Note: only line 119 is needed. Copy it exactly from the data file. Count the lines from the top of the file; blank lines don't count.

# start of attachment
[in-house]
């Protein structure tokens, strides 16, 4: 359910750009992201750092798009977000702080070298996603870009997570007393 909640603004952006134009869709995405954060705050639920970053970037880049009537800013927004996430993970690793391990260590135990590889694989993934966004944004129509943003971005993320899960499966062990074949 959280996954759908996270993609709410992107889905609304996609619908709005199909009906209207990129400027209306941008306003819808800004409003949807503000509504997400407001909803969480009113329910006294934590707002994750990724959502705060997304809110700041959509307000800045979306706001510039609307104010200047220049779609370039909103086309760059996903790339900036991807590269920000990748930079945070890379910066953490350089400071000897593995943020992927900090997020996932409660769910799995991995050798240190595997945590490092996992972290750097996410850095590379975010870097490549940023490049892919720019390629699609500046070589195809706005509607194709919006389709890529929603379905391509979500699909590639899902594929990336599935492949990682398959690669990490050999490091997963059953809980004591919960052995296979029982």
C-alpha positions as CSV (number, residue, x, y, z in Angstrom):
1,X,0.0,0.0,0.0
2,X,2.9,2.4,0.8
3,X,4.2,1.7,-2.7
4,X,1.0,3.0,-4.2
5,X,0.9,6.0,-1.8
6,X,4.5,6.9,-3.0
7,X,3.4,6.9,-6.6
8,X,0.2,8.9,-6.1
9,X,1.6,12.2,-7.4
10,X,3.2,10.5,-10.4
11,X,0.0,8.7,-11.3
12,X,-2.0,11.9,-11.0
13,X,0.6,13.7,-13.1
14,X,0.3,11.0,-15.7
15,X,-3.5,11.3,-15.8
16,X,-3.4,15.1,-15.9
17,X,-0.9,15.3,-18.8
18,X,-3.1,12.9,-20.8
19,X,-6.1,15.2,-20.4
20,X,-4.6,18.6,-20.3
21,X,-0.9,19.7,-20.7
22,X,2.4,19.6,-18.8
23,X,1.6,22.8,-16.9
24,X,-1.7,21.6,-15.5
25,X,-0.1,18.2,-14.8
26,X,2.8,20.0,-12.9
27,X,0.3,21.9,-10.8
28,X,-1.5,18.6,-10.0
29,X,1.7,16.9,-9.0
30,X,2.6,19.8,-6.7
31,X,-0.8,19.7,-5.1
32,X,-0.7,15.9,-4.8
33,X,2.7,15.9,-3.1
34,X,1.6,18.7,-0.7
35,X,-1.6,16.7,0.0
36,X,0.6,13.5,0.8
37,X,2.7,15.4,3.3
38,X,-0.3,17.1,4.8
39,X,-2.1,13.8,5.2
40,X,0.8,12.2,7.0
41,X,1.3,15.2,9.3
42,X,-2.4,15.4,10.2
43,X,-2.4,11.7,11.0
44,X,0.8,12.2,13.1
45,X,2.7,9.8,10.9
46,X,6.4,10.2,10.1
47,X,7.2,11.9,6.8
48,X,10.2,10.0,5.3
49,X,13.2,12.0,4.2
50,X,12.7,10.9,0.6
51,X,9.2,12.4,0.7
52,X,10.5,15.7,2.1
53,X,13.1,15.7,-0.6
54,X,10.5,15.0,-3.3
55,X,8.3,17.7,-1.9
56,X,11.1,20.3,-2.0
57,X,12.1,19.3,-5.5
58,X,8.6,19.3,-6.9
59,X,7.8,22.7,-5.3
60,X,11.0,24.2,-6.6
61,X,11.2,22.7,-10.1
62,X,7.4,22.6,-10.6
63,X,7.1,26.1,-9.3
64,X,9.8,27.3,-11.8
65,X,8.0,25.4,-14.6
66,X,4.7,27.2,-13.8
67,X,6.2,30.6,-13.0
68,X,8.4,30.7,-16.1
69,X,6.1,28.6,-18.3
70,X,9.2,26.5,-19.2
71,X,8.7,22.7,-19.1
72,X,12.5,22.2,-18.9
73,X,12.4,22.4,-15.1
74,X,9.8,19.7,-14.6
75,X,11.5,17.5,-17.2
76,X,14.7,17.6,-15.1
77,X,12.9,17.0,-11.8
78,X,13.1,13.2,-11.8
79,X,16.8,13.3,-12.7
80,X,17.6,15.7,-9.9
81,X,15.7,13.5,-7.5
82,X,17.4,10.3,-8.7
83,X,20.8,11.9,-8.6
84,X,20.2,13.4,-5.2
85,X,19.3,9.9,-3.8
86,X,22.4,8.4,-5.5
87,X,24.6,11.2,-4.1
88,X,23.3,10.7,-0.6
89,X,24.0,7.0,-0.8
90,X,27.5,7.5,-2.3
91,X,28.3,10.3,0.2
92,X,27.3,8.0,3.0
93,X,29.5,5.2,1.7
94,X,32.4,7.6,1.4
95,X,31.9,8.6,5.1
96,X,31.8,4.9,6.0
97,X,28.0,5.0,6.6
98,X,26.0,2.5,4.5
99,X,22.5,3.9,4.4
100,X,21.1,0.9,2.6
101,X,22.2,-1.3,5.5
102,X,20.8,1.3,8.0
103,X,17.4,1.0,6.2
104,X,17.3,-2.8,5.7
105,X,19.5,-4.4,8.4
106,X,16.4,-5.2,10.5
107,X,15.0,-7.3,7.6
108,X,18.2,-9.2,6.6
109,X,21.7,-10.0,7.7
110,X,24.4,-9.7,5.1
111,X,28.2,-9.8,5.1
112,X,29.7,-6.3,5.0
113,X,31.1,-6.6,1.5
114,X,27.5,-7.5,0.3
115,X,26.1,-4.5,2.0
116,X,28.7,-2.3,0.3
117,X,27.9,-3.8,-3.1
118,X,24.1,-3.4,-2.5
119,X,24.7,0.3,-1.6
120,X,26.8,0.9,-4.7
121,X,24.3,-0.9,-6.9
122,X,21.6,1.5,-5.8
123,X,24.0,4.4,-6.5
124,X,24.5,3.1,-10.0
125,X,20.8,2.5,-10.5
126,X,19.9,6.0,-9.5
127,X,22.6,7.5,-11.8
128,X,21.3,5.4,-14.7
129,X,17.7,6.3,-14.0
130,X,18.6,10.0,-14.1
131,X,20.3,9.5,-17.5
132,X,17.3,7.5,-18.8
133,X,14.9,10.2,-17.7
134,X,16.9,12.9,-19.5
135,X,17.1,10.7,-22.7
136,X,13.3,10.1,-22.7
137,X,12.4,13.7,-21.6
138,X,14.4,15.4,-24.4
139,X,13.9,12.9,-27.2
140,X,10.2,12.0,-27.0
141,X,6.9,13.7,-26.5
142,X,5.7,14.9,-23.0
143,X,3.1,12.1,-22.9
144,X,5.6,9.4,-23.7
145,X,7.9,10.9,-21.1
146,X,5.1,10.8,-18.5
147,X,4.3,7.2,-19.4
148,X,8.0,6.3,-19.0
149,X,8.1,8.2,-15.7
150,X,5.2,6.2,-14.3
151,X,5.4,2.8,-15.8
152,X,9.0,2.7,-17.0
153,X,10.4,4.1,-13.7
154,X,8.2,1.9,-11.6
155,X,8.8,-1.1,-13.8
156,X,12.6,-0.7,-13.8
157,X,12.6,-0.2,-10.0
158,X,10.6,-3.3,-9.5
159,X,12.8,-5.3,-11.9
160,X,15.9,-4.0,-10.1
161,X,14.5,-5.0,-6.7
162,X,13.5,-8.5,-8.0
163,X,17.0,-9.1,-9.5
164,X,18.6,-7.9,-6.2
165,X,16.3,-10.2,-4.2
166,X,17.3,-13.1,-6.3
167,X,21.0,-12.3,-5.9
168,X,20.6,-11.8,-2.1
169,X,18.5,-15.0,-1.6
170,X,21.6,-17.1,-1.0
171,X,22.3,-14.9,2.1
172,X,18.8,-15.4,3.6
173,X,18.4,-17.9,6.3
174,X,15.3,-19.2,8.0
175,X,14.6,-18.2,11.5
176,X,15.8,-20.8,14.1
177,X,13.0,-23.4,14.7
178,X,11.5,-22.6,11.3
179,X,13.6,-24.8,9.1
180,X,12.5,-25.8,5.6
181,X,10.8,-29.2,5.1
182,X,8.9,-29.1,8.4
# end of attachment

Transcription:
116,X,28.7,-2.3,0.3